The Iranians outed their covert project in a lame, obtuse letter to the IAEA last Monday. But they must have suspected that the U.S., which has covertly monitored this breakout since the Bush administration, was about to blow the whistle.
Indeed: Iran’s rhetoric is in effect DARING the U.S., Israel and other countries to do something about its move to develop nukes.
Its rhetoric resembles what Americans see on the Sunday morning TV political interview shows where seemingly winking, smirking politicians say things everyone knows is spin and then in the political roundtables the talking heads seemingly wink and smirk, all but admitting that they also know and the audience knows it is all spin. Spin is often a nice word for lies or legalistic language falling just short of lies.
Tehran’s new uranium enrichment plant will be operational soon, and “will blind the eyes of the enemies,” Iran’s semi-official news agency Fars reported Saturday, quoting a senior Iranian official.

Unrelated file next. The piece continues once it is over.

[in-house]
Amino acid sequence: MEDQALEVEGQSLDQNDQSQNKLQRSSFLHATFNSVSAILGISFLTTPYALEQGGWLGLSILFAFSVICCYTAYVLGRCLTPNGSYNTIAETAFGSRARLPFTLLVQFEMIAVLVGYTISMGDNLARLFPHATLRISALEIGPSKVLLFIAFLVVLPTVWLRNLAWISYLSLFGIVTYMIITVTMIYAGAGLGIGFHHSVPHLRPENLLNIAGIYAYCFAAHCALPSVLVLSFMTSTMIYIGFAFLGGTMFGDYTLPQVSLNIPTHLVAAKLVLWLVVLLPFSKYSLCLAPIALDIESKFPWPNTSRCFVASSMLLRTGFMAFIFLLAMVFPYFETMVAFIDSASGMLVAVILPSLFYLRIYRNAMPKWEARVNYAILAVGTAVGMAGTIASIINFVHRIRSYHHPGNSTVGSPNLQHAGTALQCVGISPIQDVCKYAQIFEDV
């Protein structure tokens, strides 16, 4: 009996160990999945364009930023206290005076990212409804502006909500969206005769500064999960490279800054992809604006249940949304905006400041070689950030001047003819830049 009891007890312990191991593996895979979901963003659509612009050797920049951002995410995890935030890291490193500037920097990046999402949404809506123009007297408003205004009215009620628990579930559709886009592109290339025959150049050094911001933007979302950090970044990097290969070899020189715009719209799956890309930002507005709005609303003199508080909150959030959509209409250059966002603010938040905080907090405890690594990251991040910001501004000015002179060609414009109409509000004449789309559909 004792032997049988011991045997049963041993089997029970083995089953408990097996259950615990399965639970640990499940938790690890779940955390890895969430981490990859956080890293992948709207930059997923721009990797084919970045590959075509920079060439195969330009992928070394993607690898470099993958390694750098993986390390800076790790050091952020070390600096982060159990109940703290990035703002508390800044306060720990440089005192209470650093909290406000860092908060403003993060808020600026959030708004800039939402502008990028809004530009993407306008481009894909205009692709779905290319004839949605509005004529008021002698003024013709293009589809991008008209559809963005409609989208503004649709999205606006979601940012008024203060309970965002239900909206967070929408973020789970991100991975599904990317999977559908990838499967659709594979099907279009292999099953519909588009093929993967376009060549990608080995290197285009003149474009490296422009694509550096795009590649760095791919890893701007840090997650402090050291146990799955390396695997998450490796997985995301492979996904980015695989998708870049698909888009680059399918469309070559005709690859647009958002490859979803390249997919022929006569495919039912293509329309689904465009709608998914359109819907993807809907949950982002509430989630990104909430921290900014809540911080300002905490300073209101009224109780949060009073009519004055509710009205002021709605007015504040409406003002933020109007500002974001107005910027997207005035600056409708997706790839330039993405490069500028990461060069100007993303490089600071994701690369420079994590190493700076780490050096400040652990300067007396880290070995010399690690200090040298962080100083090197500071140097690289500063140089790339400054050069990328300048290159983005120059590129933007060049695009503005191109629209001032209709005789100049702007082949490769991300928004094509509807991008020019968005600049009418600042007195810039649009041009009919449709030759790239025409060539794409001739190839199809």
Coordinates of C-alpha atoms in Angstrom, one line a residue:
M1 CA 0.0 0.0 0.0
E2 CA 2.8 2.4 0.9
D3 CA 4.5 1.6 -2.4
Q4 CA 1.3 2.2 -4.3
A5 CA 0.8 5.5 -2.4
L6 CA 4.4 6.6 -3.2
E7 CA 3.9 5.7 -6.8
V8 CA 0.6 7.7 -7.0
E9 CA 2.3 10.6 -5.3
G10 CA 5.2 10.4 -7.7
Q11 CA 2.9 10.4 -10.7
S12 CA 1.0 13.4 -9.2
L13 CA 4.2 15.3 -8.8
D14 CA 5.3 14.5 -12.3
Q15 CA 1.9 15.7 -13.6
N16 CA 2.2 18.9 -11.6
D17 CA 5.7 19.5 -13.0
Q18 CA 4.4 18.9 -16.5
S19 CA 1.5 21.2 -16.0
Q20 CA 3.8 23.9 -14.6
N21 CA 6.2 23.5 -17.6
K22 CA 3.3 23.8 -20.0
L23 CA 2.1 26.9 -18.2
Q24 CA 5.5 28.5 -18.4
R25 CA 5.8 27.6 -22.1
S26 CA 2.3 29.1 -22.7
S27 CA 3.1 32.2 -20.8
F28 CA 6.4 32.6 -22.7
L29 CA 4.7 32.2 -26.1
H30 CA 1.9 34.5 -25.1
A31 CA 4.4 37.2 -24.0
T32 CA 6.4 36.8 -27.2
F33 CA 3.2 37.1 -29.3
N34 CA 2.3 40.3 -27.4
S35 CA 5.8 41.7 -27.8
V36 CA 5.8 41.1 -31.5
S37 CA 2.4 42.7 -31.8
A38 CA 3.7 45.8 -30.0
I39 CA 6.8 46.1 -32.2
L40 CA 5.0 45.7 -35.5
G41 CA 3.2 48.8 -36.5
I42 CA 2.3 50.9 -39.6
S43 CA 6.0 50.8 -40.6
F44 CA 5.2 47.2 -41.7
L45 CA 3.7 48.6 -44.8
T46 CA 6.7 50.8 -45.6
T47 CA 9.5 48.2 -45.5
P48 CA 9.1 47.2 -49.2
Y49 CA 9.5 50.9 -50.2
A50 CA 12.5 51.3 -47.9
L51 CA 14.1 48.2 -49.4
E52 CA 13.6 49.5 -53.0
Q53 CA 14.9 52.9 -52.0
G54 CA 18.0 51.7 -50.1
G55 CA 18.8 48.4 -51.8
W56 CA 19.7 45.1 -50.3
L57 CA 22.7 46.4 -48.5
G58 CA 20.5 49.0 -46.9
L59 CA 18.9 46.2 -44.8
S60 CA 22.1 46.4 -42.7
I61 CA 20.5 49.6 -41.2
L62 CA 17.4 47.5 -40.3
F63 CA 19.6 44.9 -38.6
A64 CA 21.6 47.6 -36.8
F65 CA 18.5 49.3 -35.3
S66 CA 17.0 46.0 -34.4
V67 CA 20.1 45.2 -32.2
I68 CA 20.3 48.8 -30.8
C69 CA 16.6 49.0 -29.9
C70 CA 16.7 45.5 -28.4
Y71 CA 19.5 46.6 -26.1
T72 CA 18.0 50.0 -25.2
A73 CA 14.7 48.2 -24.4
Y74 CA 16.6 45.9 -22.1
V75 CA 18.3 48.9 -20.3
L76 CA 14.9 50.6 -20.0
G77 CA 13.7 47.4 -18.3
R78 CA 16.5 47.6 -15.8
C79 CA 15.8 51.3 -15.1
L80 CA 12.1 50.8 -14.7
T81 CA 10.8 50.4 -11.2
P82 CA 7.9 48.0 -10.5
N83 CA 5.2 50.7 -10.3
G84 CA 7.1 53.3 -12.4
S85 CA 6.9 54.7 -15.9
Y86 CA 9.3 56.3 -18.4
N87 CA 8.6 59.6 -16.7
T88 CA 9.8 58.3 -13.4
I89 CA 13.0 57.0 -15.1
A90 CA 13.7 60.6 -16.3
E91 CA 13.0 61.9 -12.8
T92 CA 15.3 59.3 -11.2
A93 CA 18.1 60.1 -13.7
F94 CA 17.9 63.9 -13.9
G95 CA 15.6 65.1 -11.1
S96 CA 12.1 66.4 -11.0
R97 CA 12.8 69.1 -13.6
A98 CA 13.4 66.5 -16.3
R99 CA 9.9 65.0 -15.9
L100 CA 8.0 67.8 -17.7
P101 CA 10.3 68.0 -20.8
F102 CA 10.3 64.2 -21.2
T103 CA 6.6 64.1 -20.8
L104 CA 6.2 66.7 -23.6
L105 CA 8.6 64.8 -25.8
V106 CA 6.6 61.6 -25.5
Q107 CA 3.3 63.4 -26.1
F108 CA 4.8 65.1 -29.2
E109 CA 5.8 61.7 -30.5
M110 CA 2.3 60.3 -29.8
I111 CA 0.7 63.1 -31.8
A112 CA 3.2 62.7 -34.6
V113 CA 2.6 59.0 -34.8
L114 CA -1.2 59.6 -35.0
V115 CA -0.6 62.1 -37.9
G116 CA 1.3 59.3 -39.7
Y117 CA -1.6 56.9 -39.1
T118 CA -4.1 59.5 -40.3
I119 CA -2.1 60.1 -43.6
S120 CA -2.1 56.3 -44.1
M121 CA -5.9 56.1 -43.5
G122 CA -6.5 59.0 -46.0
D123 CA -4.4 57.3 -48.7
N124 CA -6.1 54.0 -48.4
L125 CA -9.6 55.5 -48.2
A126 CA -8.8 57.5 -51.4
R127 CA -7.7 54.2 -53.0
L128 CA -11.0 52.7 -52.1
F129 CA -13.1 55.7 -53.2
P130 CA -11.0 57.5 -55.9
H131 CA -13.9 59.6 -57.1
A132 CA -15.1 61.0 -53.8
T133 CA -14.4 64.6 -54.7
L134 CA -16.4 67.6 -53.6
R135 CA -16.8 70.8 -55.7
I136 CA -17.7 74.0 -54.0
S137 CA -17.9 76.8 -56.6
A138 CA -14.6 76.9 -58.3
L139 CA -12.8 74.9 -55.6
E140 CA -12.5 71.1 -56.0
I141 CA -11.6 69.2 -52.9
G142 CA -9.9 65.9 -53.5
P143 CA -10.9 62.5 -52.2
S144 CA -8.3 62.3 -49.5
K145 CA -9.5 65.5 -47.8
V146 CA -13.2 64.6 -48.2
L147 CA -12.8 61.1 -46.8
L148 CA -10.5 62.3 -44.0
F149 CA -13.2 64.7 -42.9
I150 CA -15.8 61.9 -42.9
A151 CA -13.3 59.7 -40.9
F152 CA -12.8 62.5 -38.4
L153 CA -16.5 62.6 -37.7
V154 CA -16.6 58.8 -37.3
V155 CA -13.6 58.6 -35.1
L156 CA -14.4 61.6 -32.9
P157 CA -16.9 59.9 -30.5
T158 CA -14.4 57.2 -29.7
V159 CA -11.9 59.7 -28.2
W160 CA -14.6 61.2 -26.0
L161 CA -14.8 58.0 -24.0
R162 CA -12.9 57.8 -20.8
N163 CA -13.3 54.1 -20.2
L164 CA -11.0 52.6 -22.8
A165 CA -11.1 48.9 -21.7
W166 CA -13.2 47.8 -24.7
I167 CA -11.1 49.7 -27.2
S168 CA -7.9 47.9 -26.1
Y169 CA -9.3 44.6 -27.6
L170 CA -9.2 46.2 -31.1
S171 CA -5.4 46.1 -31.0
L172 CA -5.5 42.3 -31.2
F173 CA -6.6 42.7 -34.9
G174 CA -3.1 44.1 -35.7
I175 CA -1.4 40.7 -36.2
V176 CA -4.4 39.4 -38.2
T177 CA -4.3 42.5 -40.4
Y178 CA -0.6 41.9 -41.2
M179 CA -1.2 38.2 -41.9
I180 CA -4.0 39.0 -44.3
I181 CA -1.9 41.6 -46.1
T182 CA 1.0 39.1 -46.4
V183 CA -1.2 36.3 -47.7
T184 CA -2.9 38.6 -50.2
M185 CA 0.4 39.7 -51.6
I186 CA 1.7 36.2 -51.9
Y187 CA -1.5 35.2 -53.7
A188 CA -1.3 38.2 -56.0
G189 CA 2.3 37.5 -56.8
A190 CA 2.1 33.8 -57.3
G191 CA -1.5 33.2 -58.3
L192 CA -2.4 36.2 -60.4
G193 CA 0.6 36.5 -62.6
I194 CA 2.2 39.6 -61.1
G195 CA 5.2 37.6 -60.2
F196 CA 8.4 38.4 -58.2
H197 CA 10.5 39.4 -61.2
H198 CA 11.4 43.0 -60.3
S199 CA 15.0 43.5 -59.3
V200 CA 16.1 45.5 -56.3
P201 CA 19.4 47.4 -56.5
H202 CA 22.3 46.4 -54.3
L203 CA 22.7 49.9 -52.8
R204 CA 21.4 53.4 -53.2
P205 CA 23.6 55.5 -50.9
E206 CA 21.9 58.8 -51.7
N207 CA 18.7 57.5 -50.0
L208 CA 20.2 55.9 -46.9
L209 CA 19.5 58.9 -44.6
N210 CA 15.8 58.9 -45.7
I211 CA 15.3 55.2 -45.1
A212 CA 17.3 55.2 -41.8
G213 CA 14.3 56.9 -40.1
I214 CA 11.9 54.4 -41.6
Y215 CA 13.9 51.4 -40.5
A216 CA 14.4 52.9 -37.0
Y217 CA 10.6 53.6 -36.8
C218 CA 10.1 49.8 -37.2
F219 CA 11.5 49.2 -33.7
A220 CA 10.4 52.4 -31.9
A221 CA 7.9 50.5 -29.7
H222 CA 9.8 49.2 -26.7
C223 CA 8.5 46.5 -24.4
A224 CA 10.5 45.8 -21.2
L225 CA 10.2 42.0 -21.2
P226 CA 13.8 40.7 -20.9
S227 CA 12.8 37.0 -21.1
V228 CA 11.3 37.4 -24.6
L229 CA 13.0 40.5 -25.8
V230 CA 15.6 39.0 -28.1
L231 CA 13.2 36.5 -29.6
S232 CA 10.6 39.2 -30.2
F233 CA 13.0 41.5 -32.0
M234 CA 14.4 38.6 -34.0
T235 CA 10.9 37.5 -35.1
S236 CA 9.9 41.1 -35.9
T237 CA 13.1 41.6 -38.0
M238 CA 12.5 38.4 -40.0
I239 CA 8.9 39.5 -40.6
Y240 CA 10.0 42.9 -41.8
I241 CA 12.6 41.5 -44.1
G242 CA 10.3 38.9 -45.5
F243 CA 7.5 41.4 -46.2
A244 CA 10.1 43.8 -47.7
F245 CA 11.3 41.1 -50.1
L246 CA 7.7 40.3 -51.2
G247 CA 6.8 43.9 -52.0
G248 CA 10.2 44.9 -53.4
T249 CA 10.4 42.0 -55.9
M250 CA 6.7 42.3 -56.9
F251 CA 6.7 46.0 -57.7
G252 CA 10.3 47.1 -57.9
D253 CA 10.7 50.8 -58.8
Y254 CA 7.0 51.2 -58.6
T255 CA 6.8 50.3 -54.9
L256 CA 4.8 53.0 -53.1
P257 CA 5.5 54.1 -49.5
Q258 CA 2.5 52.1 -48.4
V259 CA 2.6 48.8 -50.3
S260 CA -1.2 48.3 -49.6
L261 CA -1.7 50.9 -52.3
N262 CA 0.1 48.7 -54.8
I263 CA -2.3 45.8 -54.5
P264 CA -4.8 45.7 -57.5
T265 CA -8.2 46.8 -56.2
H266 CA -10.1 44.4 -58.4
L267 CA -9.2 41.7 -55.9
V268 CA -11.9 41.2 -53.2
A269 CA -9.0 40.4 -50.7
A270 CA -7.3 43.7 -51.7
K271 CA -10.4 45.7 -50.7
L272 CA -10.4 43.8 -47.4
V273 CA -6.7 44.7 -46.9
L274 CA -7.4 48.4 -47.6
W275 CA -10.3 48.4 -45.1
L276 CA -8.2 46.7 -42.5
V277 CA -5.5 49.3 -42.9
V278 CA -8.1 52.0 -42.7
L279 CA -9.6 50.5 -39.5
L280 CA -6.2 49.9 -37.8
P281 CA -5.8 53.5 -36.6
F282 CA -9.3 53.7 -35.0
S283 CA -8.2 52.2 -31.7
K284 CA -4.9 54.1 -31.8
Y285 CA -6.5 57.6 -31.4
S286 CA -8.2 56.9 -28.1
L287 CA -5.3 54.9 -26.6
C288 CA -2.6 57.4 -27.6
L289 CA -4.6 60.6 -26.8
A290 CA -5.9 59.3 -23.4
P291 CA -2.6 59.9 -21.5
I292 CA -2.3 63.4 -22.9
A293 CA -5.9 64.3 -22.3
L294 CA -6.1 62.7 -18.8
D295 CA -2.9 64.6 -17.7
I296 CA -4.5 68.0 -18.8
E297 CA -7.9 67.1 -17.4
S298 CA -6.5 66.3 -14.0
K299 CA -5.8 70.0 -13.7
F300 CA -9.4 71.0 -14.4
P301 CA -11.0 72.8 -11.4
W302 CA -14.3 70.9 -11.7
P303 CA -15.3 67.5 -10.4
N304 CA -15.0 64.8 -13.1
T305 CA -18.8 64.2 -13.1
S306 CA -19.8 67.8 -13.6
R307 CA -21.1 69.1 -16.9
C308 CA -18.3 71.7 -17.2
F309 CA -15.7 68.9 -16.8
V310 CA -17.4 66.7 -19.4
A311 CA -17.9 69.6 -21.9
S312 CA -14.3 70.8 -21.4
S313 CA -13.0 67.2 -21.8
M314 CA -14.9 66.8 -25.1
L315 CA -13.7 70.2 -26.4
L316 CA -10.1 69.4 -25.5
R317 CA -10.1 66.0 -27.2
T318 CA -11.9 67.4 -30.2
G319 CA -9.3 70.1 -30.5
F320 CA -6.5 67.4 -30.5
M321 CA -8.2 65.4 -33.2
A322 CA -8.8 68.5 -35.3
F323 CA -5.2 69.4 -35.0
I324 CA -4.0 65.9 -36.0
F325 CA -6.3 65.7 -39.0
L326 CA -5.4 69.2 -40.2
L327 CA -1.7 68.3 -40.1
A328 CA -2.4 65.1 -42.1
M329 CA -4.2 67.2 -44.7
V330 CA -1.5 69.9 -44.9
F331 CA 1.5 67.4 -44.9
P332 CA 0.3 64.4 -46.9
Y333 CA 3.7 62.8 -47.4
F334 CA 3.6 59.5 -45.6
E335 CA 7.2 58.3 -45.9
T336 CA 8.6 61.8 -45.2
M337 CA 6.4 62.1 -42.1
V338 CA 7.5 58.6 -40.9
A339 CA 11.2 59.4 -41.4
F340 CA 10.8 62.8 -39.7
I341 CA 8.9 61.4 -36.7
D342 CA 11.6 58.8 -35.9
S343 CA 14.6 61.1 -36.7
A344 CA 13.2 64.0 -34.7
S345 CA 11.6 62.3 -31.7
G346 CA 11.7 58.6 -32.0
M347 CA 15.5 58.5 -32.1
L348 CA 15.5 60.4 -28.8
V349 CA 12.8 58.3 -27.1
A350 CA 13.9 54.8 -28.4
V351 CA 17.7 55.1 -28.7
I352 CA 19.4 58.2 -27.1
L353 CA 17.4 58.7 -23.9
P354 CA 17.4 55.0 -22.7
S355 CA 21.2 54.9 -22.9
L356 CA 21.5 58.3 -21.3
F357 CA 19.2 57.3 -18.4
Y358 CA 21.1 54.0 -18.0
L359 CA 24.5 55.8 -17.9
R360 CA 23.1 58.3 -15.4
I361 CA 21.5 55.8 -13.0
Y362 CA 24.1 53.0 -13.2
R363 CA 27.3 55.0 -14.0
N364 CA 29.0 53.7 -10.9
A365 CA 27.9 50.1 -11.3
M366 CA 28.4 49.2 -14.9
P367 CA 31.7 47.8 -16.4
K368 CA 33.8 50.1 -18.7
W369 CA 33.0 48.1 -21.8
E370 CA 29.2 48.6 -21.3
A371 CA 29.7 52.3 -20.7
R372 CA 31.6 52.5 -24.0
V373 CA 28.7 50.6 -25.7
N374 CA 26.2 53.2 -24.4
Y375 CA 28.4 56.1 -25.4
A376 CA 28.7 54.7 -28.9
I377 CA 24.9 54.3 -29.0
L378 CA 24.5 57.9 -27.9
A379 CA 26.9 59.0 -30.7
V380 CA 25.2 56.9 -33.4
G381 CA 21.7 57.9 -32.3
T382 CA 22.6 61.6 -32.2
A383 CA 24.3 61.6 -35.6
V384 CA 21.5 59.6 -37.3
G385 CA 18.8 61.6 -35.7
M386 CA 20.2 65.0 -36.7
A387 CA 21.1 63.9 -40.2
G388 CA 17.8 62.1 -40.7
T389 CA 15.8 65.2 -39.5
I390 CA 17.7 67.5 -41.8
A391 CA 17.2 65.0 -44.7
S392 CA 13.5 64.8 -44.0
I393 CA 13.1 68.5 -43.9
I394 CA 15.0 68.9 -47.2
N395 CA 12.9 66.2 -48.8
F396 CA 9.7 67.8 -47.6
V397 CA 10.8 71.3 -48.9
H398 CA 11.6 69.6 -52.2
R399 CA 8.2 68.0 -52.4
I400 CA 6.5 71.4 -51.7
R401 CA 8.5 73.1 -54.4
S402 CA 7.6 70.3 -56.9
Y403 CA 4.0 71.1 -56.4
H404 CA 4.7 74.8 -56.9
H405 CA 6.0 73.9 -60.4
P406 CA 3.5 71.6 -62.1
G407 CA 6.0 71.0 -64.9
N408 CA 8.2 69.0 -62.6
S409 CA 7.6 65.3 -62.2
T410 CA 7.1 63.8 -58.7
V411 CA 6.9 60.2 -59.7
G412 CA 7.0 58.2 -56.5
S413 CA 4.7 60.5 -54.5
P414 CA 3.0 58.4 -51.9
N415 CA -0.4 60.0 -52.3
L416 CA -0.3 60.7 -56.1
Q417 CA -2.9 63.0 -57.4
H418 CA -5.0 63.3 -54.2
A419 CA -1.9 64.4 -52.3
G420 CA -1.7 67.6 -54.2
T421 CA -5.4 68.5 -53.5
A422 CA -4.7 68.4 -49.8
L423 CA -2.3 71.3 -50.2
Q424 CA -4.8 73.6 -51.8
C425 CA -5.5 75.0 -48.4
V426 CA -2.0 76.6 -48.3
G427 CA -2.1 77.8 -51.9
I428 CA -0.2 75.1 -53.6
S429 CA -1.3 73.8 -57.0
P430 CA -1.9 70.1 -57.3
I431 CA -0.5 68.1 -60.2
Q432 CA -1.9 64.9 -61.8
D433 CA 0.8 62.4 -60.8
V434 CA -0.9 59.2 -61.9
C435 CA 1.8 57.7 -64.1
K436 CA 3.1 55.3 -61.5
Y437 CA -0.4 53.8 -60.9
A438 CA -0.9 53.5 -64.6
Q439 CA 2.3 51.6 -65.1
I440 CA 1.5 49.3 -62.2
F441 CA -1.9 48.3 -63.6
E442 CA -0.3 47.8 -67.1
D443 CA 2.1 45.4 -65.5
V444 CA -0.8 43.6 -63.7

On Friday, Tehran acknowledged the existence of a second uranium enrichment facility near the Shia Muslim holy city of Qom.
The announcement came ahead of a planned meeting October 1 between Iran and the five permanent United Nations Security Council members, plus Germany.
“God willing, this plant will be put into operation soon, and will blind the eyes of the enemies,” the senior official, Hojjatoleslam Mohammad Mohammadi Golpayegani, said in a written statement from Fars.
Golpayegani heads of the office of the country’s supreme leader, Ayatollah Ali Khamenei.